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37th Atlantic Rally for Cruisers Sets Sail

20th November 2022
138 of the 143-strong fleet took the start for the 2,700nm sail to Saint Lucia in the 37th Atlantic Rally for Cruisers
38 of the 143-strong fleet took the start for the 2,700nm sail to Saint Lucia Credit: James Mitchell

It was an exciting start to the 37th edition of the Atlantic Rally for Cruisers (ARC) today, Sunday, 20 November, from Las Palmas de Gran Canaria, as a north-easterly swell gave the boats a rolling send-off. In total, 138 of the 143-strong fleet took the start for the 2,700nm sail to Saint Lucia, with a long-range forecast promising good tradewinds to whisk them to the Caribbean. Over 800 crew are taking part in ARC 2022 on board a diverse fleet of cruising yachts with monohulls, multihulls and a motorboat leaving Gran Canaria today.

Hosts of the start since the first ARC in 1986, Las Palmas Marina has come alive with the annual event once again for the two-week rally pre-departure programme. Participants have enjoyed exploring Gran Canaria, and the city of Las Palmas has been excellent for provisioning and preparing for the crossing to Saint Lucia, which is expected to take 18-20 days for the average cruiser. Rally organisers World Cruising Club have carried out safety checks for each boat and organised a varied programme of seminars and social evenings in the lead up to the start, fuelling the rally camaraderie evident on each dock of the marina. “It’s been a really slick operation, all the aspects here in Las Palmas,” said Mark Lawrence, crew on board the Australian Dufour 56 Smooth Operator. “The services and facilities have been really good, from the riggers to the provisioners, and it just takes so much stress out of the preparations having all this support. Now we feel, ‘let’s get going’! We can’t wait for some great trade wind sailing to the Caribbean!”

There was an emotional farewell atmosphere as Las Palmas Marina gradually emptied leaving bare pontoons for another year. The Tourist Board of Gran Canaria, the Port Authority of Las Palmas and the Ayuntamiento of Las Palmas, have been wonderful hosts to ARC participants for the past two weeks, and crews said goodbye to the city with waves and cheers as the yachts processioned out of the marina.

Over the past 48 hours in Gran Canaria, as crews made their final preparations for the start of their Atlantic crossing, strong gusting winds from the NE have built up a significant 1.5m swell; ideal for surfers, but causing some discomfort for boats on the start line today. The wind was more easterly than is typical for an ARC start, meaning it was a white sail reaching start in the 18-20 knot winds. The weather forecast for the next 24 hours shows winds around 20 knots, with higher gusts in the acceleration zone to the south of Gran Canaria. The acceleration zone extends 100NM down from the Island, where its 2000m high mountain causes significant increases in wind strengths south of the island. Skippers will need to take precautions, reefing early and navigating a more southerly route away from the strongest winds during the first 24 hours. With daylight tomorrow, they fleet should be moving into more settled trade winds, especially to the south of the rhumb line, a pattern expected to hold for at least the first week of the crossing.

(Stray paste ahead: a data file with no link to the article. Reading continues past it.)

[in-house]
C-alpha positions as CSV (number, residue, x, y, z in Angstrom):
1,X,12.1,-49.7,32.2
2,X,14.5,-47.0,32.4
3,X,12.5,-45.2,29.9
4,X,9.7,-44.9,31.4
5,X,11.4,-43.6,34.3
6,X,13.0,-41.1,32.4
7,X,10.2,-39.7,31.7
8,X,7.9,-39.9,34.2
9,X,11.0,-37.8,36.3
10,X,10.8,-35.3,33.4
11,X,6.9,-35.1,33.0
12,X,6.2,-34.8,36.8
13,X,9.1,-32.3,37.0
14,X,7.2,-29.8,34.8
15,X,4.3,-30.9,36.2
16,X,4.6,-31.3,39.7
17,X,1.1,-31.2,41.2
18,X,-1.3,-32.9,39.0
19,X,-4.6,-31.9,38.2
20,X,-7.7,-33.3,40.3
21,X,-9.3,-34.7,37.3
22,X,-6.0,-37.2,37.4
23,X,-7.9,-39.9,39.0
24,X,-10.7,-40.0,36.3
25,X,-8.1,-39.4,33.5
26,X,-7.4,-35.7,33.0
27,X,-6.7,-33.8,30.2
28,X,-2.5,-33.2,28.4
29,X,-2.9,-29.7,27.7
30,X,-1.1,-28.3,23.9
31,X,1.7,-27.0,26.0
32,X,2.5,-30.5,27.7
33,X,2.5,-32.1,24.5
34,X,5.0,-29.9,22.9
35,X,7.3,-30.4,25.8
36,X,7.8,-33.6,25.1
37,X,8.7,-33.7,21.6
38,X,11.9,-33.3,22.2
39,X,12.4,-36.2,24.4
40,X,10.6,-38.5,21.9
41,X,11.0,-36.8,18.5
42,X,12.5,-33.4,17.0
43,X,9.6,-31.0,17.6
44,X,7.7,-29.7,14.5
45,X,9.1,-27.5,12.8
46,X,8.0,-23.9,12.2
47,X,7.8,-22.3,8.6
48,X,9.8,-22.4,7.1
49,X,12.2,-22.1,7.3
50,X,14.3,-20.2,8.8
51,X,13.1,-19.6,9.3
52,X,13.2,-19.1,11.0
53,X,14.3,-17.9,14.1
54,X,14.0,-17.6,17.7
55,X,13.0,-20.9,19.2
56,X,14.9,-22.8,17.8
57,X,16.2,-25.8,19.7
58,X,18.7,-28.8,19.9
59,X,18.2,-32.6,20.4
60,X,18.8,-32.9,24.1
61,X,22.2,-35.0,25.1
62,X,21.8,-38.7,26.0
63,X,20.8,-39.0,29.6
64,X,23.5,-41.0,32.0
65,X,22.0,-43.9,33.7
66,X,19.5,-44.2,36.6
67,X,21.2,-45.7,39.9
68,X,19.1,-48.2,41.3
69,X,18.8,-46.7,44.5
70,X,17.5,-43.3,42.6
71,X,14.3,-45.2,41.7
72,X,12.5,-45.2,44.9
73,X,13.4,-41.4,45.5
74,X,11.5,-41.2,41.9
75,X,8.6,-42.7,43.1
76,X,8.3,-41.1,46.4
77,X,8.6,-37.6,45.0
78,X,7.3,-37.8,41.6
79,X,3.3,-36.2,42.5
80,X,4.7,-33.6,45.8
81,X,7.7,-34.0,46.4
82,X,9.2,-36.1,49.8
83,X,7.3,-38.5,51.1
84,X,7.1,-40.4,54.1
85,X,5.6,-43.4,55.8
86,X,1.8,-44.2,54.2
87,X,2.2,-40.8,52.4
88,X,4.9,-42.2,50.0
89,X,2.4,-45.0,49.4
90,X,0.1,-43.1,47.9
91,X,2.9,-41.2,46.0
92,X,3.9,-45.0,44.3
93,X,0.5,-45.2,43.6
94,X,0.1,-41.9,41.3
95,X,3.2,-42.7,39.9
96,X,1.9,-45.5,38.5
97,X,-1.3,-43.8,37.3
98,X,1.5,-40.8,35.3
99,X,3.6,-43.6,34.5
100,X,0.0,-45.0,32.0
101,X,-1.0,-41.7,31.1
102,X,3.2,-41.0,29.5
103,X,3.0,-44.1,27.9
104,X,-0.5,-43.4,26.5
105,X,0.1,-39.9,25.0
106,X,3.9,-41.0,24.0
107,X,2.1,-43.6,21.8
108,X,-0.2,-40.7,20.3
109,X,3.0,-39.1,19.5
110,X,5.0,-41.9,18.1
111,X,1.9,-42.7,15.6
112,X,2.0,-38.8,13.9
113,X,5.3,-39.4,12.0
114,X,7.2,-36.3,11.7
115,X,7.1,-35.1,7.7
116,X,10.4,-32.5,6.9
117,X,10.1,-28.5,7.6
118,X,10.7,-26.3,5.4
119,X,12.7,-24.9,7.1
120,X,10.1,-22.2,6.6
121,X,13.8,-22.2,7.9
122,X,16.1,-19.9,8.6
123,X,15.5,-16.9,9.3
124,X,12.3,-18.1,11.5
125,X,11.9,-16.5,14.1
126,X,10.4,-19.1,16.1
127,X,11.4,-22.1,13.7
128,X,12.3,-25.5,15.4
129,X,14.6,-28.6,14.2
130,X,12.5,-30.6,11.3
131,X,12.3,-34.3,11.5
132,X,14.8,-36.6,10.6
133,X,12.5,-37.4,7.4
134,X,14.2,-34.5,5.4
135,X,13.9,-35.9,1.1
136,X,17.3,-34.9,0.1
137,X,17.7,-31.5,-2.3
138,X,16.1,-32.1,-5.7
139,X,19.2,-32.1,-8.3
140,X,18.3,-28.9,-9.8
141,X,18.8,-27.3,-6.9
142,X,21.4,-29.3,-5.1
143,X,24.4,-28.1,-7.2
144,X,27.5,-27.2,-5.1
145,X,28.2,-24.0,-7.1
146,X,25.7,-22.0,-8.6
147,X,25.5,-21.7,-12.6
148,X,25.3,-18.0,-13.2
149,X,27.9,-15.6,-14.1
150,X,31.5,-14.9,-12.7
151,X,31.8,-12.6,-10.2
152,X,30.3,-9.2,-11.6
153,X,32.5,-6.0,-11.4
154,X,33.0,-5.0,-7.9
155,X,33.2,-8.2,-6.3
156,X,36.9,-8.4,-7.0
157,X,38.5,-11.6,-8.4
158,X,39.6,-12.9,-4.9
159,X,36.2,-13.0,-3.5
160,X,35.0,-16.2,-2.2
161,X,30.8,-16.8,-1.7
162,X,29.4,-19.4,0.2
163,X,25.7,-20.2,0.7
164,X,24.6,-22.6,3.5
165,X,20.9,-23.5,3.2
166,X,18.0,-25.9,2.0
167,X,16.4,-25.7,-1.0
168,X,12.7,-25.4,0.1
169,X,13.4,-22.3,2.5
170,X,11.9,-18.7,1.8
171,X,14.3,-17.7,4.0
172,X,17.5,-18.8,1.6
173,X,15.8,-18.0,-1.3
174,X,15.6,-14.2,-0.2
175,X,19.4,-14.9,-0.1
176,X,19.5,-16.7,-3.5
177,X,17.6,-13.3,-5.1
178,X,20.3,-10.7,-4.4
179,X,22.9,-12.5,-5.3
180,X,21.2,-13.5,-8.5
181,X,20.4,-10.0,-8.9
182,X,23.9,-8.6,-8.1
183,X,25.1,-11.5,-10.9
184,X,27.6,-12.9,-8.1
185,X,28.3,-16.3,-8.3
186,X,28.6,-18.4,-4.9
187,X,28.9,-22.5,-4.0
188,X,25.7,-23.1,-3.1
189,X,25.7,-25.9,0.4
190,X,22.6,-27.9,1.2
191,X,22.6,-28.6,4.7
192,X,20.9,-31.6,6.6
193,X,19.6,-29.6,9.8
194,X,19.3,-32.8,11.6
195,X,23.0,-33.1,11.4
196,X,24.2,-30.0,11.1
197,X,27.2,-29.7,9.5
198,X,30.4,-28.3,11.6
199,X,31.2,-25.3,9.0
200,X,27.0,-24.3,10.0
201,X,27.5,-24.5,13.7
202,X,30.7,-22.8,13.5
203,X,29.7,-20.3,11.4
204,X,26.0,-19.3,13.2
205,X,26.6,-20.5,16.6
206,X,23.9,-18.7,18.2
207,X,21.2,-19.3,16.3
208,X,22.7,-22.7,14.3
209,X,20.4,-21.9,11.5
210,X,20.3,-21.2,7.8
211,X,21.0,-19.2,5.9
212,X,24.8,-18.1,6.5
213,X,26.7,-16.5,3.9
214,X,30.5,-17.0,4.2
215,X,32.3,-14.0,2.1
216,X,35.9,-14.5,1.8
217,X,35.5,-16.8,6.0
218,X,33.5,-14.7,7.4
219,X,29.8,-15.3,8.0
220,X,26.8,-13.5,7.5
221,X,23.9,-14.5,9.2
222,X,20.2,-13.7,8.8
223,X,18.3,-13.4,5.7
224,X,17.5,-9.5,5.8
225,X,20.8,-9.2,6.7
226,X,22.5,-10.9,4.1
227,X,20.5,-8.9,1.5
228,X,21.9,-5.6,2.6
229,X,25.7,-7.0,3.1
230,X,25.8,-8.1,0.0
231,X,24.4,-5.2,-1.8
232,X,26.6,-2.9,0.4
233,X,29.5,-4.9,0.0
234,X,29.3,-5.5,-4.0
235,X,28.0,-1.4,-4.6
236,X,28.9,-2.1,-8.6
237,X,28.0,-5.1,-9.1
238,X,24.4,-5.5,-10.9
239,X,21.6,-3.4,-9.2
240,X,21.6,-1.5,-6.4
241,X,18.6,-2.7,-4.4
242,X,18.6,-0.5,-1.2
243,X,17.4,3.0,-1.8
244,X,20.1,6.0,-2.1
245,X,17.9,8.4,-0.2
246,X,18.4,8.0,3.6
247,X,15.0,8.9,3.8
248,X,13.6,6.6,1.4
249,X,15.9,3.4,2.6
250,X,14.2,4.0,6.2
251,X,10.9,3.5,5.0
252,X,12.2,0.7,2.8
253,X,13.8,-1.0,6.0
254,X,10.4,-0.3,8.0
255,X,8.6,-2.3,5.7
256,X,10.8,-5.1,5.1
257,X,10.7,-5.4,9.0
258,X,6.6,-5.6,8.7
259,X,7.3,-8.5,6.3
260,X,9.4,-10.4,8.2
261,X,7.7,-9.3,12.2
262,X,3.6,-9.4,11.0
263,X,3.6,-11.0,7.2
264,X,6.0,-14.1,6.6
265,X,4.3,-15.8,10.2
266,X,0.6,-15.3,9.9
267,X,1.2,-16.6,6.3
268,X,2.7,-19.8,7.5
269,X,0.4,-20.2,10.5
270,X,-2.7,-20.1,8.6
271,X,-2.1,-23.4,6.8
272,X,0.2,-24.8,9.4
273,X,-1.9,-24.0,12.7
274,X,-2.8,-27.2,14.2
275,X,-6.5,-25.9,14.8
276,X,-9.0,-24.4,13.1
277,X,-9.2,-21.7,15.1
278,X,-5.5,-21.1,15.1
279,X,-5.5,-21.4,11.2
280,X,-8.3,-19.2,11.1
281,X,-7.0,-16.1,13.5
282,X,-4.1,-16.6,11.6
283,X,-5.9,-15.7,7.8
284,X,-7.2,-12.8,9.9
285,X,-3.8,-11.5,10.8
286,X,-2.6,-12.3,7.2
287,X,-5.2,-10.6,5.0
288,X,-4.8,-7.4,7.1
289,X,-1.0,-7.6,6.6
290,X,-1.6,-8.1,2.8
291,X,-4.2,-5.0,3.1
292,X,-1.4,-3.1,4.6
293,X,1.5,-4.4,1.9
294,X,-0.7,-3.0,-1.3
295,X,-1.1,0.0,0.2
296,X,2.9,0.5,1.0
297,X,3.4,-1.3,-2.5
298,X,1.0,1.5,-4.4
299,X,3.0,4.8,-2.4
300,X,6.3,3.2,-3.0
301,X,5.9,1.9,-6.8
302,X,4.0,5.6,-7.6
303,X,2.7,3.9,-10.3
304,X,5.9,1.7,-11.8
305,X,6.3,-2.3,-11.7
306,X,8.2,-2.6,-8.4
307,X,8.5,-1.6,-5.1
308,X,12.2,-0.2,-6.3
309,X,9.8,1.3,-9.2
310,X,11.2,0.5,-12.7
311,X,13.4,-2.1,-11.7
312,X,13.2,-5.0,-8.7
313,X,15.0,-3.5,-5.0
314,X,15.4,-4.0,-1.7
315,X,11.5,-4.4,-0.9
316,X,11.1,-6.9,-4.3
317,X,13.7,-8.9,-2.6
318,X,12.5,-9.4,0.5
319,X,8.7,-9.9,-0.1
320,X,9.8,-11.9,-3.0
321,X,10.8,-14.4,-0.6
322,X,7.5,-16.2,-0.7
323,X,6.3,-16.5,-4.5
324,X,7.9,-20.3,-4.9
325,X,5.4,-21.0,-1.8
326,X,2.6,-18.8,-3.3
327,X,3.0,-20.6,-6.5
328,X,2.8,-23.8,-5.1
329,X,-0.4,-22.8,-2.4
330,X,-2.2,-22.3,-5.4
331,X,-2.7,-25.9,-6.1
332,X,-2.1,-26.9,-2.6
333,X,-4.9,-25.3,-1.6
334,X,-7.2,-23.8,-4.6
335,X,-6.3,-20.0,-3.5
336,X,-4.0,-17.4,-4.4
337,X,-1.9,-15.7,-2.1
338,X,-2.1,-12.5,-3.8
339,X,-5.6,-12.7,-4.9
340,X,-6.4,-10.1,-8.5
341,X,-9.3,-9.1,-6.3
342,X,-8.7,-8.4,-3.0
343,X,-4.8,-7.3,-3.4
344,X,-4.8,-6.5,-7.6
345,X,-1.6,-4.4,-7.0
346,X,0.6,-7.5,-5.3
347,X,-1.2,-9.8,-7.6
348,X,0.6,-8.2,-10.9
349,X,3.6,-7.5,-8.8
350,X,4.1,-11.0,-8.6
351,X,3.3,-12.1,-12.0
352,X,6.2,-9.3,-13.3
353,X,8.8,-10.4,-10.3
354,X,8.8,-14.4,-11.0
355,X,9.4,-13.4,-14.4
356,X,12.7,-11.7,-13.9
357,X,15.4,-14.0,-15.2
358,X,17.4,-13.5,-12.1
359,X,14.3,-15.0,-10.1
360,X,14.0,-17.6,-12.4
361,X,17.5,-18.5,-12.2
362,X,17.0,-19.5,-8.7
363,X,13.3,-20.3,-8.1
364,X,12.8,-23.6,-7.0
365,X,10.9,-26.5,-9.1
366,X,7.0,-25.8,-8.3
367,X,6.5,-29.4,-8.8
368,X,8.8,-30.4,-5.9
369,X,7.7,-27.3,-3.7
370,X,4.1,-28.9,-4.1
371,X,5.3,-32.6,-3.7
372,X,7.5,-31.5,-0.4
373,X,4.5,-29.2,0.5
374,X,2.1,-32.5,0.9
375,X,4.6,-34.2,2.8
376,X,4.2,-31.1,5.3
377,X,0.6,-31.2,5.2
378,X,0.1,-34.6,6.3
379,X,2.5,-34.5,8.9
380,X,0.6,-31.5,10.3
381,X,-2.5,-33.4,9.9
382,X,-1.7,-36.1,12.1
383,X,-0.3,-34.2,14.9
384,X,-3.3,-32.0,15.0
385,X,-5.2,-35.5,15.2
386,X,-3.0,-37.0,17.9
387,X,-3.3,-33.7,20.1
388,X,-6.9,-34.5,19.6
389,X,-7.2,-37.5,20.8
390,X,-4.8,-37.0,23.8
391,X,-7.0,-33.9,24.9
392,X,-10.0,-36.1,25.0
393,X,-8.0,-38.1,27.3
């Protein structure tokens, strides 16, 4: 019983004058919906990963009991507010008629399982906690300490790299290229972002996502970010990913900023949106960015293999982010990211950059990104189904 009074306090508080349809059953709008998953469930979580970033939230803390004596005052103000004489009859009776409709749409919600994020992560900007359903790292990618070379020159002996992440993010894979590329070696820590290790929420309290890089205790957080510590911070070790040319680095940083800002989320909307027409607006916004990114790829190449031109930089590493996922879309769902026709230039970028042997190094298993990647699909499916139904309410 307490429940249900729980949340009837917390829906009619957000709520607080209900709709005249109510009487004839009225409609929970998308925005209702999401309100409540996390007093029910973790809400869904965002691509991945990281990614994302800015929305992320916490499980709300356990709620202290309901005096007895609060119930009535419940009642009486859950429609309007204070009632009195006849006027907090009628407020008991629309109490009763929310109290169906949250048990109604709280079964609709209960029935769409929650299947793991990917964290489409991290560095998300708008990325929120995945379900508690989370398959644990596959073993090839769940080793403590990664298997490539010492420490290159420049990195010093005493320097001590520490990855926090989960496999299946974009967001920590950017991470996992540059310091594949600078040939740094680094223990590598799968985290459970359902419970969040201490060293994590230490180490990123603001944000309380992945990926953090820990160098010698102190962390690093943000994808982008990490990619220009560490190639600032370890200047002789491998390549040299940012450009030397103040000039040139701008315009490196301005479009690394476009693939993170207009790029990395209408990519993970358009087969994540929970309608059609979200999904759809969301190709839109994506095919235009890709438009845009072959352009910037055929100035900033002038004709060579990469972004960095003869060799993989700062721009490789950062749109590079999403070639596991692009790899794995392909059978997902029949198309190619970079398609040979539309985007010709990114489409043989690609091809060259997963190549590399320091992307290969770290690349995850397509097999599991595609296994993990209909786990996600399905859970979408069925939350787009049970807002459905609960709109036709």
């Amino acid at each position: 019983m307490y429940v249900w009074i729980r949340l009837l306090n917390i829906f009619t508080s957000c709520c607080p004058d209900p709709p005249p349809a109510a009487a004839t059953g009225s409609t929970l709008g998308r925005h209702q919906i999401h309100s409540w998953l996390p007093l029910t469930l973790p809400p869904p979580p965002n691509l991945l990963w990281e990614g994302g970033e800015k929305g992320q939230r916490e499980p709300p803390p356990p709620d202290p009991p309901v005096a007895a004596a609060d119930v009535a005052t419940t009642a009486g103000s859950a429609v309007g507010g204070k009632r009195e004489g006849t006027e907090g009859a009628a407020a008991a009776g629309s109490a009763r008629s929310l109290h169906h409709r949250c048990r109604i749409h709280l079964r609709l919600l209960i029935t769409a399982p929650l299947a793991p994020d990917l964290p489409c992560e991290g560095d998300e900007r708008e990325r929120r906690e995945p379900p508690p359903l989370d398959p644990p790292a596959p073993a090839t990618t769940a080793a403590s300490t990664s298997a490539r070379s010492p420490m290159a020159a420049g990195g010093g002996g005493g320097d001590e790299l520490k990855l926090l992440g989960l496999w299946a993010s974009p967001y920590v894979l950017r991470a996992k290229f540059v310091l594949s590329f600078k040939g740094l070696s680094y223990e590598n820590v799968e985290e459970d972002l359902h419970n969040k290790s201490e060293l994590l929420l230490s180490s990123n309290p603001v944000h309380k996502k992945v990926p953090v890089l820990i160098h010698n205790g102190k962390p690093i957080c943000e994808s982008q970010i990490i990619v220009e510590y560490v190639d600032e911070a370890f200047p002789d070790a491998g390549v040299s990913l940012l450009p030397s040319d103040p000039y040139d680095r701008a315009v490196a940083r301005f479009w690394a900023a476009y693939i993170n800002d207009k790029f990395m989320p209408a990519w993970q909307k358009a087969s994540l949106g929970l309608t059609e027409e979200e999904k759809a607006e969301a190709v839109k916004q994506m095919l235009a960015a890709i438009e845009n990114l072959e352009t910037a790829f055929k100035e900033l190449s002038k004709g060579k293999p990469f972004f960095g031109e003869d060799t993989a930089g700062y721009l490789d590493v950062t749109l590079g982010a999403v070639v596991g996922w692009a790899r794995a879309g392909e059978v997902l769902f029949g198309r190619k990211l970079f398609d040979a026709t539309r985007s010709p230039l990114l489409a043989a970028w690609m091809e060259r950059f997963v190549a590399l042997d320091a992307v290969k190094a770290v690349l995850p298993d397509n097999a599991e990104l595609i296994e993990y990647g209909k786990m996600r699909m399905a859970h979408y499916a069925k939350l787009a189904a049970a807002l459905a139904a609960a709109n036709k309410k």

With the committee vessel, the Armada española (Spanish Navy) ship Meteoro on station, the first start was for the Multihull and Open Divisions, just as the sun emerged following a cloudy morning. Despite carrying a reef or two, the performance catamarans streamed over the start making 5-6kts, led by all-electric ITA Catamaran 14.99 Nanomole (MLT) skippered by Ulrik Bjerl Nielsen from Denmark.

Up next, a smaller than usual ARC Racing fleet battled the swell on the inshore line and it was a safe and steady start with many days of ocean sailing ahead. Harmony 52 Sao Jorge (GBR) edged out a lead to cross the line first, followed by Beneteau First 53 Firstlady (DEU), and the smaller Beneteau 40.7 Escapado (GBR) following in third. Sao Jorge and Escapado are both charter boats from the British based Sail Racing Academy, carrying guest crews with a professional skipper and mate onboard.

It was a spectacular sight as white sails of over 100 yachts in the Cruising Division peppered the blue horizon of the harbour of Las Palmas at 13:00. Anthony Auger’s Oyster 665 Patience of London (GBR) was at the front of the fleet, with the steady winds already propelling them towards Saint Lucia.

As the fleet leave Gran Canaria in their wake, a classic trade wind sail is forecast as the boats head south before they turn to point theirs bows to IGY Rodney Bay Marina. From the youngest crew, aged just two years old, to the oldest skipper at over 80, the ARC sailors coming from 35 different nations will soon adapt to life on the ocean waves after a rush of pre-departure preparations. All ARC boats are fitted with YB Tracking satellite trackers, allowing family and friends to follow the fleet from the comfort of home via the ARC website or YB Races App.

The departure of the ARC fleet sailing directly to Saint Lucia today means a combined total of 234 yachts are crossing the Atlantic under the ARC banner in November 2022. The ARC+ fleet of 91 yachts departed Mindelo, Cape Verde for their second leg of their crossing last Friday, bound for Camper and Nicholson’s Port Louis Marina in Grenada. A further 43 yachts will join the second edition of ARC January, setting sail in the new year, in a third Atlantic crossing rally organised by World Cruising Club, sailing from Gran Canaria to Saint Lucia.

Published in Cruising
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